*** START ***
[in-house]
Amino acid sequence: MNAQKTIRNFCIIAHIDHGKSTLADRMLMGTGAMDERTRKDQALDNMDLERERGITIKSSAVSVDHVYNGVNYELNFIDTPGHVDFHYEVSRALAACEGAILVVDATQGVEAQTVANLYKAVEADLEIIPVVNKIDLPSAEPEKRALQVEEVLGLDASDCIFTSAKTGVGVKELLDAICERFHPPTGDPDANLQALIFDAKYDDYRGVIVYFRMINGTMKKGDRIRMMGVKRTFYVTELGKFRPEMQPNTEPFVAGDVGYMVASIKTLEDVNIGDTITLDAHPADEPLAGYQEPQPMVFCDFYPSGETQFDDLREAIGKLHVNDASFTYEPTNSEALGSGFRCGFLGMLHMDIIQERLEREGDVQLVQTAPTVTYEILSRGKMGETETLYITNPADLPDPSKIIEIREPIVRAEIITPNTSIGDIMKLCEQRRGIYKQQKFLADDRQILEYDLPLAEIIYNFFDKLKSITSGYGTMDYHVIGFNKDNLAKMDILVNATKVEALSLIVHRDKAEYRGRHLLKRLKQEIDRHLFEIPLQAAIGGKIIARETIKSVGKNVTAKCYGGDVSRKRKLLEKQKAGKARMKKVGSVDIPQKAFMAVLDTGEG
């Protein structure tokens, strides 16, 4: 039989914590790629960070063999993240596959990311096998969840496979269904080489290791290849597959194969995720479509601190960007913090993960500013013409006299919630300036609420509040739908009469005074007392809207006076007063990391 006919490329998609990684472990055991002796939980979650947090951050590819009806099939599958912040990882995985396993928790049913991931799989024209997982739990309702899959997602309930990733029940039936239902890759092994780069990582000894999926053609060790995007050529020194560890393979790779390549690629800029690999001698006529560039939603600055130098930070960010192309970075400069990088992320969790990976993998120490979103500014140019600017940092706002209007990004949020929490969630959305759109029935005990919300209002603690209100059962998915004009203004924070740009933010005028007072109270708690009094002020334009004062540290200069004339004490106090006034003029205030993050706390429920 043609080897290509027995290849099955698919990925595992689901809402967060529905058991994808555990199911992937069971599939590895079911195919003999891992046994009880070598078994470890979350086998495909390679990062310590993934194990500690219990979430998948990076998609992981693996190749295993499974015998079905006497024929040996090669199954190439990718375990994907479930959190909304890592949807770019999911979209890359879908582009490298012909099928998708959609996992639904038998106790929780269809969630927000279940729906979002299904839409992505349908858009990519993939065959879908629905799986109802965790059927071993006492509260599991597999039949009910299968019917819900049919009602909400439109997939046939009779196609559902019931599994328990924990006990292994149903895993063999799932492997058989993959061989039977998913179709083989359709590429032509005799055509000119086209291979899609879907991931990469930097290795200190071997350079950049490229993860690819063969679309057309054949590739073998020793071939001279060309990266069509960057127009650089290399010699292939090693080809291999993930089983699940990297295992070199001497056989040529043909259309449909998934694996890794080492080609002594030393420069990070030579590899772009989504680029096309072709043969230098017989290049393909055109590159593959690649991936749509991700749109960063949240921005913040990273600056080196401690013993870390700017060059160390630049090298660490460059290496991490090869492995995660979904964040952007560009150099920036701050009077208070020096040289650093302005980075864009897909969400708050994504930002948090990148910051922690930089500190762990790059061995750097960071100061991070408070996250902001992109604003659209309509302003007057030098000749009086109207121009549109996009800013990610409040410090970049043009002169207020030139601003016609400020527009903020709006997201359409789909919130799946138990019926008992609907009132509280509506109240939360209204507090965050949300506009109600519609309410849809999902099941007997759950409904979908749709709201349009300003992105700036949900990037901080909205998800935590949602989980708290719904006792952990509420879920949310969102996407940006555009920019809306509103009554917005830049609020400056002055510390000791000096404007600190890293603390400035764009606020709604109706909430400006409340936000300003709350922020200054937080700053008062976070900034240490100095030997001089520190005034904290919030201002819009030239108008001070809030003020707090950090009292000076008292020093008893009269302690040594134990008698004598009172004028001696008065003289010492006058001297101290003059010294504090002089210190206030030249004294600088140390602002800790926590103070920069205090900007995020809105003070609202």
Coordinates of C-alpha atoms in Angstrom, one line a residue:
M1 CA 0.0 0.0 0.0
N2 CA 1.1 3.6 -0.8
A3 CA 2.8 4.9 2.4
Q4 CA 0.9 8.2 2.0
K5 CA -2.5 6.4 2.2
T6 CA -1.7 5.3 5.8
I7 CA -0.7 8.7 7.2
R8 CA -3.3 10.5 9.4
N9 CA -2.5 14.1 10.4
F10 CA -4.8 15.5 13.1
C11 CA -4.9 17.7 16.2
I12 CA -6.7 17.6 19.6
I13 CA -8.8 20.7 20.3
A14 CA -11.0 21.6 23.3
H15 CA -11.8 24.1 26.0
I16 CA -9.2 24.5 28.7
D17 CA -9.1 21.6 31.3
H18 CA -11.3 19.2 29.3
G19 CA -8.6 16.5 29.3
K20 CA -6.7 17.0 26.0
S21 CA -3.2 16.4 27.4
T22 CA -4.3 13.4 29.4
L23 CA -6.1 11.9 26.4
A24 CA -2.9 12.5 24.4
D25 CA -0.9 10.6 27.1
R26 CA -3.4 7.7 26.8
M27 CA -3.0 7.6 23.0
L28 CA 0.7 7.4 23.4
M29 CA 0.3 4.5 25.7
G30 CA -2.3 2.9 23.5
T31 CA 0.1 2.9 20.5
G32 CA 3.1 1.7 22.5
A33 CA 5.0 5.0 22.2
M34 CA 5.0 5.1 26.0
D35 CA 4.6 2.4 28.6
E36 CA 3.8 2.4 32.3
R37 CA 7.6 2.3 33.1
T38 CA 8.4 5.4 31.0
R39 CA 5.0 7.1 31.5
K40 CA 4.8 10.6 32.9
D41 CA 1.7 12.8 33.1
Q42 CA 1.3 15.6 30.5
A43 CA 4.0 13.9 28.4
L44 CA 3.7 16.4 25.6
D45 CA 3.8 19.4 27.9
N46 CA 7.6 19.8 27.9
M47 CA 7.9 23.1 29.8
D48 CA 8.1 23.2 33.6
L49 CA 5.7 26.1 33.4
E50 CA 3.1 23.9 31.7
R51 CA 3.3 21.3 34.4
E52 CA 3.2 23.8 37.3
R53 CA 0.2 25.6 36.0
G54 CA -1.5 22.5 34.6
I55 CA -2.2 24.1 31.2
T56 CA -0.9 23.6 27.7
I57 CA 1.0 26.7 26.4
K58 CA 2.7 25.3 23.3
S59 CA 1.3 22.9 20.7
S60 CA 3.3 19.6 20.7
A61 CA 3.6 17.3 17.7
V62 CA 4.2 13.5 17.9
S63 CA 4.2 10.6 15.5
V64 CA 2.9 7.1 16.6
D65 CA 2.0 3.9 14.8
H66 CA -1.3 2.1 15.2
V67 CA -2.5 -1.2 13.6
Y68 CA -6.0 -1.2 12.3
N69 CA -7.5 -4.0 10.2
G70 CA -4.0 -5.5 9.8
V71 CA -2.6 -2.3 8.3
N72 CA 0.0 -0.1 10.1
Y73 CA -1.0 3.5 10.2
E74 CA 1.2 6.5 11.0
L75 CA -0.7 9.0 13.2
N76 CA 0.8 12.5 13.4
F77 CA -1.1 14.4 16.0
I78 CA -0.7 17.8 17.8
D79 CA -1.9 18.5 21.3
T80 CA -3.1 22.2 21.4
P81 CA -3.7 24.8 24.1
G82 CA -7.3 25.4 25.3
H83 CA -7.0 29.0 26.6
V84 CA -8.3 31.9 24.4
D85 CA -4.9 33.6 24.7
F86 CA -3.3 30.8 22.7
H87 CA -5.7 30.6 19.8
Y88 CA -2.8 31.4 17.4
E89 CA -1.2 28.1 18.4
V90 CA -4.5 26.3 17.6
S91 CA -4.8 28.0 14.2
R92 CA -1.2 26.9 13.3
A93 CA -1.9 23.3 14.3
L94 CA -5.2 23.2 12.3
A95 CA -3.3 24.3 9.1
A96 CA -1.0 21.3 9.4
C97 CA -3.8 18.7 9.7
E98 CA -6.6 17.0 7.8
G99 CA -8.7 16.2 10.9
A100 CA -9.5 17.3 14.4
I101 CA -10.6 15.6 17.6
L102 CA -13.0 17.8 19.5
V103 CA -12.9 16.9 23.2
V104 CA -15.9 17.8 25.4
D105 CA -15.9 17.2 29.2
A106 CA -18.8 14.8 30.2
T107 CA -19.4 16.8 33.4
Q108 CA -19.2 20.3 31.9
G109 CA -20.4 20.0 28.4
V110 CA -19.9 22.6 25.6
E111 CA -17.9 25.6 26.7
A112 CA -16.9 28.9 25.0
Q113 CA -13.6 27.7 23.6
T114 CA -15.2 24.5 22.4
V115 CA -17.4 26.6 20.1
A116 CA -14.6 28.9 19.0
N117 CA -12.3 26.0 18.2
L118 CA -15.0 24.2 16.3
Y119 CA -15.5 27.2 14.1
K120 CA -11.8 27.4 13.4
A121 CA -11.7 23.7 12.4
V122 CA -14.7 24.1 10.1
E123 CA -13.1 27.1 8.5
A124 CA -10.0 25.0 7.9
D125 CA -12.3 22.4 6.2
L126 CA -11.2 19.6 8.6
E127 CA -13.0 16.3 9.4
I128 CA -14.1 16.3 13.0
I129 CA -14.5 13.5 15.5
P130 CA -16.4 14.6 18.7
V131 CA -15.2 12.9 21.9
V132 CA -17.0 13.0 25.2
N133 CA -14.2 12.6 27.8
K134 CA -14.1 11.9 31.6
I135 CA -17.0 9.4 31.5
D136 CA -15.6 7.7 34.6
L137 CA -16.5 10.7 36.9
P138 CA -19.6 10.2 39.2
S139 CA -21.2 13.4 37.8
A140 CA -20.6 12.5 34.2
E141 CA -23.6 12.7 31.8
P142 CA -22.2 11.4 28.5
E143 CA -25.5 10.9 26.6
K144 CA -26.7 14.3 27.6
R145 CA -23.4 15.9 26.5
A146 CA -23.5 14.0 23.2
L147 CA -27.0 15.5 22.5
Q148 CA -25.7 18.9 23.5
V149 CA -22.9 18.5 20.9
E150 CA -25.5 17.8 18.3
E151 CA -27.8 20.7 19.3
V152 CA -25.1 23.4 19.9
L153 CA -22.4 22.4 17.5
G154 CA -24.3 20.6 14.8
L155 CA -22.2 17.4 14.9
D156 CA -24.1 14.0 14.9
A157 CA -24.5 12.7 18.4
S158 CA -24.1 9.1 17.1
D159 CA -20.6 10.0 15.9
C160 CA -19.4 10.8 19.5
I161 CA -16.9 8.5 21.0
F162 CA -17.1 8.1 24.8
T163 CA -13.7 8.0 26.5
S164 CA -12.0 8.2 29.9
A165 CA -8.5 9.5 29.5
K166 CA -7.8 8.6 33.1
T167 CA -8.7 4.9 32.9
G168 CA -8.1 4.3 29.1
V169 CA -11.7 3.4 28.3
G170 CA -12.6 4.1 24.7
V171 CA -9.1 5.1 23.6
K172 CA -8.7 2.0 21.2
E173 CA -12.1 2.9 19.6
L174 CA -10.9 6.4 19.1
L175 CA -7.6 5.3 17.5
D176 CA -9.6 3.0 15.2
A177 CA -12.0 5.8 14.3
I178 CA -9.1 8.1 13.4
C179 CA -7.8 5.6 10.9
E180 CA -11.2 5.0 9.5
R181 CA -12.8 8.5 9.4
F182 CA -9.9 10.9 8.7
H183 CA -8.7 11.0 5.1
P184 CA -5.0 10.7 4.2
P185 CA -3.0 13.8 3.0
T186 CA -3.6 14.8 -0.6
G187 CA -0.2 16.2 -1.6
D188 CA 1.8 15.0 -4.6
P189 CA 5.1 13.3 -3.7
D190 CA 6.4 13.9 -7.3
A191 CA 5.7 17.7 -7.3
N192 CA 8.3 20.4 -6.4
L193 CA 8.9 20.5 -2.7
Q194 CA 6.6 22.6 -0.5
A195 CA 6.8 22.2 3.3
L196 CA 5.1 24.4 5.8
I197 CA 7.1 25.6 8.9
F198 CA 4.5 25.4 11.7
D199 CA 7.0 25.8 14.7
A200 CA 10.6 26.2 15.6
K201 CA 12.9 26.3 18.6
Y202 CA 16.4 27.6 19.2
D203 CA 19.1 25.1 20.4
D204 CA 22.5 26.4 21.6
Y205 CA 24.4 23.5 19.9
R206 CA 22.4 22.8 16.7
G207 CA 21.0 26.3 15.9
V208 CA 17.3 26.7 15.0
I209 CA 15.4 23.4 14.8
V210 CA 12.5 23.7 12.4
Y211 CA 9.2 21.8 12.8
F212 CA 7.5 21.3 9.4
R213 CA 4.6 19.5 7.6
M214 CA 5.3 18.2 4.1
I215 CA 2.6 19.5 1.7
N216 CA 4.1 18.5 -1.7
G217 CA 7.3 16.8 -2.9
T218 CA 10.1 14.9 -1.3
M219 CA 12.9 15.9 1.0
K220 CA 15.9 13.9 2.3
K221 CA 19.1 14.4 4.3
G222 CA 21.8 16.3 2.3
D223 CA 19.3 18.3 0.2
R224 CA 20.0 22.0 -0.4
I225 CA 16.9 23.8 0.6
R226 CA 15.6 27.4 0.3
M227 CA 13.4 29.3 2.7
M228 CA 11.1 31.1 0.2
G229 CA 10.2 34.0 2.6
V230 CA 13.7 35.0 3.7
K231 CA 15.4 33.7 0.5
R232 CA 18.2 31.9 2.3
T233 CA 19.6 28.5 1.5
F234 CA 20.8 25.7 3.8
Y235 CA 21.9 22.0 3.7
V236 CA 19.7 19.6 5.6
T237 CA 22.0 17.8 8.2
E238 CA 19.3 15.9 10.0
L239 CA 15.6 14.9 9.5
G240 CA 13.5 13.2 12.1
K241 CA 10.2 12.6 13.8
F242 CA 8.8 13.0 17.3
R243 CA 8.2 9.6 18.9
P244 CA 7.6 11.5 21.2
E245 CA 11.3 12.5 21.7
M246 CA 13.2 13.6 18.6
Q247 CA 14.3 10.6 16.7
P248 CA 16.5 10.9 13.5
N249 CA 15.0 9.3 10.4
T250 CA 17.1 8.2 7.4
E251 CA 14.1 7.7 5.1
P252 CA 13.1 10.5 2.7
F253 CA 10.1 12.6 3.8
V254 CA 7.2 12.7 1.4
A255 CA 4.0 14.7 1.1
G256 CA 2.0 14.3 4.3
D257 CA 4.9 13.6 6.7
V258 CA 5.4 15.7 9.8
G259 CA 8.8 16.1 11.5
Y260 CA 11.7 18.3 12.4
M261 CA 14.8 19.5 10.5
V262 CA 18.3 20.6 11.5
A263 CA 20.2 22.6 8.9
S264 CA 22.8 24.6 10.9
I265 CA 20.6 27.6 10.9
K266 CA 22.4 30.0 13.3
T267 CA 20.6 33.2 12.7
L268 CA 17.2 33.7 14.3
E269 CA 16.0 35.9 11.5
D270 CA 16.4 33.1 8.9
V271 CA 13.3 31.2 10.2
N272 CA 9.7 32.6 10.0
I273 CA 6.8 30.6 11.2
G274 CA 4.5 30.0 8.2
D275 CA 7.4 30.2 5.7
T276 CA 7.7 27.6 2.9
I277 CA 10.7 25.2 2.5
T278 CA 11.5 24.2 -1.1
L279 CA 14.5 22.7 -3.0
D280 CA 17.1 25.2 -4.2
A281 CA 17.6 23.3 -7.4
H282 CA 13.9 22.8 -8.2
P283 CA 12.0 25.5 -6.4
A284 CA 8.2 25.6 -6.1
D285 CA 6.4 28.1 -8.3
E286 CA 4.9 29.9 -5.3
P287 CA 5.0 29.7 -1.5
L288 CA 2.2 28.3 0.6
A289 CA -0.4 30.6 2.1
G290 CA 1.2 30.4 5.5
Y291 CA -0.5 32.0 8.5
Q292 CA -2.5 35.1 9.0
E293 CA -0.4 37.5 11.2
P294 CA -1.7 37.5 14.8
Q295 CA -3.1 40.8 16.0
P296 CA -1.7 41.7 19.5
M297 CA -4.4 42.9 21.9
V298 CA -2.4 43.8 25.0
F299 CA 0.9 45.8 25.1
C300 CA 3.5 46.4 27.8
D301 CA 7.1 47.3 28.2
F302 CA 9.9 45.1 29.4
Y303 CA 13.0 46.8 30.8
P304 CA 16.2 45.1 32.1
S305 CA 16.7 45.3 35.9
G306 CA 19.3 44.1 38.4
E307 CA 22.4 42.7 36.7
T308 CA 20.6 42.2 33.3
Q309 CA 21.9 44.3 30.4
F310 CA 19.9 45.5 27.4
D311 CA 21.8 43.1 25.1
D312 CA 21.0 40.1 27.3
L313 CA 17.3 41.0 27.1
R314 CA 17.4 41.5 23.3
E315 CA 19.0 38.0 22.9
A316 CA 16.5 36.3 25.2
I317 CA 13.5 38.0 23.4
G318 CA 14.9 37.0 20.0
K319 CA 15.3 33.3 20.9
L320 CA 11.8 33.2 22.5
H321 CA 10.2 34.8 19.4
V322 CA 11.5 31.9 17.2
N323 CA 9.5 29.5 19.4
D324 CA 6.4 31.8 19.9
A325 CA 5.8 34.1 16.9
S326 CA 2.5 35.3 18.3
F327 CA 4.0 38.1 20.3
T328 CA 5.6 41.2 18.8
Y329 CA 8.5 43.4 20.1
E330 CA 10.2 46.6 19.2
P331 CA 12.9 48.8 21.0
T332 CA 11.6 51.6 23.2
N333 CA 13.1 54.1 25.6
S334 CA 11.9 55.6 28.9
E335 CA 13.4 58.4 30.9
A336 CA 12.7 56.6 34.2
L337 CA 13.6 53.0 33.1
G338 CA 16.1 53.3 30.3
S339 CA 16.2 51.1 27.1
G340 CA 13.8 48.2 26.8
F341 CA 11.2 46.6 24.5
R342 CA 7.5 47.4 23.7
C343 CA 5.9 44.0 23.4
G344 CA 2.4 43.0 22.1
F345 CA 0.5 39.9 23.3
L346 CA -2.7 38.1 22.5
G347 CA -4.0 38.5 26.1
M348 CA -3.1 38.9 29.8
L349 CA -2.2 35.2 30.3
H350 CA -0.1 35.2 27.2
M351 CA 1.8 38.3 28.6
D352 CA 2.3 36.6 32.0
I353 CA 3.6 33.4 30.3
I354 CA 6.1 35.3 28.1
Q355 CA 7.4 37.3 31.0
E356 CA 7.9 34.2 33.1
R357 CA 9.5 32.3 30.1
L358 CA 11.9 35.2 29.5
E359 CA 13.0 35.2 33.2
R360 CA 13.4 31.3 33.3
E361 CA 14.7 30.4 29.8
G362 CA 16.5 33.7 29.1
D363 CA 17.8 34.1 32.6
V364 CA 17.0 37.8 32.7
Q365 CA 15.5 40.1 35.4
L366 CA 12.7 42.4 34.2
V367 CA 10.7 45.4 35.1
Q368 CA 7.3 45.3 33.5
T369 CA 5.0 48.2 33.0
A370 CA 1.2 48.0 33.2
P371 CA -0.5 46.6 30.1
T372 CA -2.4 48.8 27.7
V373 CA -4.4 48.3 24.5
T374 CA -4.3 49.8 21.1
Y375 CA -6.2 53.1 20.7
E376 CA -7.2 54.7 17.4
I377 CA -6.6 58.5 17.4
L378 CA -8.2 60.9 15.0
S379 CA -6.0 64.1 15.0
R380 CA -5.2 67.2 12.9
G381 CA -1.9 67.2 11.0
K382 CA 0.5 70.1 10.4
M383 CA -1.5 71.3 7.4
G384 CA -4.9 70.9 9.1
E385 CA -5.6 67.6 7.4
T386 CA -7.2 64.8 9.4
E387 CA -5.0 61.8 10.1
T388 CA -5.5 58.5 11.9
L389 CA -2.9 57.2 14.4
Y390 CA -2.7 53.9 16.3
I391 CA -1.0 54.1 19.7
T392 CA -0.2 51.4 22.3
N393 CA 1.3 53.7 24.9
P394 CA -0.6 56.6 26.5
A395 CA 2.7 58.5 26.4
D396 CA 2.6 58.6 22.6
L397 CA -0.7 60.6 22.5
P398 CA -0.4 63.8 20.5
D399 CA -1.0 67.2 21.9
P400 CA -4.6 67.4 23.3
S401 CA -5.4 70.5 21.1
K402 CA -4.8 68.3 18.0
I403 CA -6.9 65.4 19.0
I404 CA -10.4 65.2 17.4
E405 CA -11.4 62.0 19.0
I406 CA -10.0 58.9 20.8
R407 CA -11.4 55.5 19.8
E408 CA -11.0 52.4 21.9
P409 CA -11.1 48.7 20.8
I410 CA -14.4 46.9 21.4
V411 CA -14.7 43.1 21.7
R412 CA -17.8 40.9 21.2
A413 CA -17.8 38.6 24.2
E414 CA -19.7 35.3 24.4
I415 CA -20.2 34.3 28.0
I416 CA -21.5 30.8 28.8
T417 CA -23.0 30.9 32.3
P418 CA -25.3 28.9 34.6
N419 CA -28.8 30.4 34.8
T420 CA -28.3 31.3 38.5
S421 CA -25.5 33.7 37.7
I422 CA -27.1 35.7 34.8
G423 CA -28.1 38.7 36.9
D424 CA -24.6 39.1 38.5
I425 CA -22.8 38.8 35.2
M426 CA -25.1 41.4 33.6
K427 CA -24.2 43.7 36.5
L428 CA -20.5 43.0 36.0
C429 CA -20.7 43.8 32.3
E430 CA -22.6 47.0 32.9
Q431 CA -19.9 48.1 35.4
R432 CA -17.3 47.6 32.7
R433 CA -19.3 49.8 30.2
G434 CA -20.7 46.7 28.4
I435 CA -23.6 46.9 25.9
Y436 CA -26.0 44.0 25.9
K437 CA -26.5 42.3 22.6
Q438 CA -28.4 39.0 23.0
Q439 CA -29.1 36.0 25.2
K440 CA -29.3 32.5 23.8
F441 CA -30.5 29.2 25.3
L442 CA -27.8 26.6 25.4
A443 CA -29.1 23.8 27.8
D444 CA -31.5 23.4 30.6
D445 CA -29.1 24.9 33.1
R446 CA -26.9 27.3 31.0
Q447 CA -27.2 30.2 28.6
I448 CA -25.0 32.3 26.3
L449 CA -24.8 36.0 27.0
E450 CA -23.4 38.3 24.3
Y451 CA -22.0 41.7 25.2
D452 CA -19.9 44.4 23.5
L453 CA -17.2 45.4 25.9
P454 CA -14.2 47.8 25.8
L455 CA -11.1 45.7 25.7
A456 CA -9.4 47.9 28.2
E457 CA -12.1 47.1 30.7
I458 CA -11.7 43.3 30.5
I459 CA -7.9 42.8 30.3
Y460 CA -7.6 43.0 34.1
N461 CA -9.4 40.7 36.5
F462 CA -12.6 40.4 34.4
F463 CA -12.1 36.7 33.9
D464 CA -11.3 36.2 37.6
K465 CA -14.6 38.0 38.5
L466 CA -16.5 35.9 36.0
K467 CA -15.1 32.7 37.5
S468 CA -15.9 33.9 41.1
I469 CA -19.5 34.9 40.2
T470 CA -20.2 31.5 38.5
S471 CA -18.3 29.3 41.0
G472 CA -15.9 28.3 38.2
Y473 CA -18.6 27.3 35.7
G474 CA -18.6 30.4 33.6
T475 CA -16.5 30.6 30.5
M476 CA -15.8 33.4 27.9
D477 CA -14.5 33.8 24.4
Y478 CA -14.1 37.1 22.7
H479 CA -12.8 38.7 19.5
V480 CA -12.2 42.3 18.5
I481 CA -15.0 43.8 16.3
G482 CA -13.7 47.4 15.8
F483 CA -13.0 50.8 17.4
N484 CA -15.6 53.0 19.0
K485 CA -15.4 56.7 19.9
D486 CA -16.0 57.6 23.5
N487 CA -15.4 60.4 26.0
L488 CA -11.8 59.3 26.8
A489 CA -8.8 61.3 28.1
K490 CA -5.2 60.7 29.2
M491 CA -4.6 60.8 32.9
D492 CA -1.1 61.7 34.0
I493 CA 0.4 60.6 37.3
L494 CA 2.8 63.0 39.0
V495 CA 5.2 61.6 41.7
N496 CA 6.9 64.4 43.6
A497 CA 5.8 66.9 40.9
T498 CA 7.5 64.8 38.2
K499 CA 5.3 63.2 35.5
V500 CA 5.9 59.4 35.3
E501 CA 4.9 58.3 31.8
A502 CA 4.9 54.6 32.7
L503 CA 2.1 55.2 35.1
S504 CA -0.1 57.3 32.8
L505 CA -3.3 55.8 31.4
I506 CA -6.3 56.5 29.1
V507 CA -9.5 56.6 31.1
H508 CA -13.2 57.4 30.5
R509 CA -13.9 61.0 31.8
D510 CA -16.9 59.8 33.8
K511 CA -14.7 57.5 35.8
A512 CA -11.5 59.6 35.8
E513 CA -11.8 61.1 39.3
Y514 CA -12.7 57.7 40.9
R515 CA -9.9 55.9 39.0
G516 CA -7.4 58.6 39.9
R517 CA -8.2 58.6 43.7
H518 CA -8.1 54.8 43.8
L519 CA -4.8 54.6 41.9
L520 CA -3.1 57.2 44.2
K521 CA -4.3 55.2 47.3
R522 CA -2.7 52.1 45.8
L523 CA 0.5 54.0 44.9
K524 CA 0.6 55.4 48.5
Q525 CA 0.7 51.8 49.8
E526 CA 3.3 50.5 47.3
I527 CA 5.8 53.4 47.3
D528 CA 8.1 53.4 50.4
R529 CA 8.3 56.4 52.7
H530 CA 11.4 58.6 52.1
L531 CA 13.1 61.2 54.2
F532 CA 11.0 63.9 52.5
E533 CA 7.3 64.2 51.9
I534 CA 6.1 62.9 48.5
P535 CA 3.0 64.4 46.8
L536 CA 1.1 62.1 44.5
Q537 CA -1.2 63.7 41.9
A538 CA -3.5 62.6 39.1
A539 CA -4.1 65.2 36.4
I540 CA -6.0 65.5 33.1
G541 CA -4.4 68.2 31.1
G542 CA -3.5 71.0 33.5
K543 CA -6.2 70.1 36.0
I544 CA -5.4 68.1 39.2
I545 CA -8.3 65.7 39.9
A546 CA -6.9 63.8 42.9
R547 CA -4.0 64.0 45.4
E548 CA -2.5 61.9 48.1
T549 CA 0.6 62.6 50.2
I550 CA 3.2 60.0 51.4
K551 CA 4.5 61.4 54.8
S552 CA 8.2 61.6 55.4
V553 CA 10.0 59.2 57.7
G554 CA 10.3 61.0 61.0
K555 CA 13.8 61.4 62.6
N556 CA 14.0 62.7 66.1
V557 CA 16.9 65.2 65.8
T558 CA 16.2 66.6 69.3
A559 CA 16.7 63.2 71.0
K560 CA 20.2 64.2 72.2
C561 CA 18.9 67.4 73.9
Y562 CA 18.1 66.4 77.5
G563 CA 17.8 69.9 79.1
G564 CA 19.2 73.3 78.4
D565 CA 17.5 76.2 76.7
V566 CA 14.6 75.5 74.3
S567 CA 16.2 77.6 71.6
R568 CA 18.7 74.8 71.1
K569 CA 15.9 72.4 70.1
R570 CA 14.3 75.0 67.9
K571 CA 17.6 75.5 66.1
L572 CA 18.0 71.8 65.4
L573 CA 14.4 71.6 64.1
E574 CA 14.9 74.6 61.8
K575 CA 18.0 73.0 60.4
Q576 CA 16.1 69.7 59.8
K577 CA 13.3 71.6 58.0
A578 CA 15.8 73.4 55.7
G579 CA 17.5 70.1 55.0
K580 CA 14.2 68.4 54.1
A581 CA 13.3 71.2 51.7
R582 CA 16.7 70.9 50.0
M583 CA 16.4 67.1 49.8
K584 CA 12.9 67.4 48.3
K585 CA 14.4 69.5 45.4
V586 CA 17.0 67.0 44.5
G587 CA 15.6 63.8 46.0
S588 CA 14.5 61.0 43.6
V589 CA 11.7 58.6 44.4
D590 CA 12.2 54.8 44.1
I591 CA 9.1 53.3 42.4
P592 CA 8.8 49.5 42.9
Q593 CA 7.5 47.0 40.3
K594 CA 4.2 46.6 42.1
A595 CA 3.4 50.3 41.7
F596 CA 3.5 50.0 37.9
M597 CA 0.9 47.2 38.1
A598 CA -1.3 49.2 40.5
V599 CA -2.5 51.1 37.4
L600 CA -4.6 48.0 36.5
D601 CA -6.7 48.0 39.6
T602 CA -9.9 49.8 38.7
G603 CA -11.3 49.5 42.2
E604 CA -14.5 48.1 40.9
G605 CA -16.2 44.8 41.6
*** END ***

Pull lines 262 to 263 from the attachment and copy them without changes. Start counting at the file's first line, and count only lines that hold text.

V258 CA 5.4 15.7 9.8
G259 CA 8.8 16.1 11.5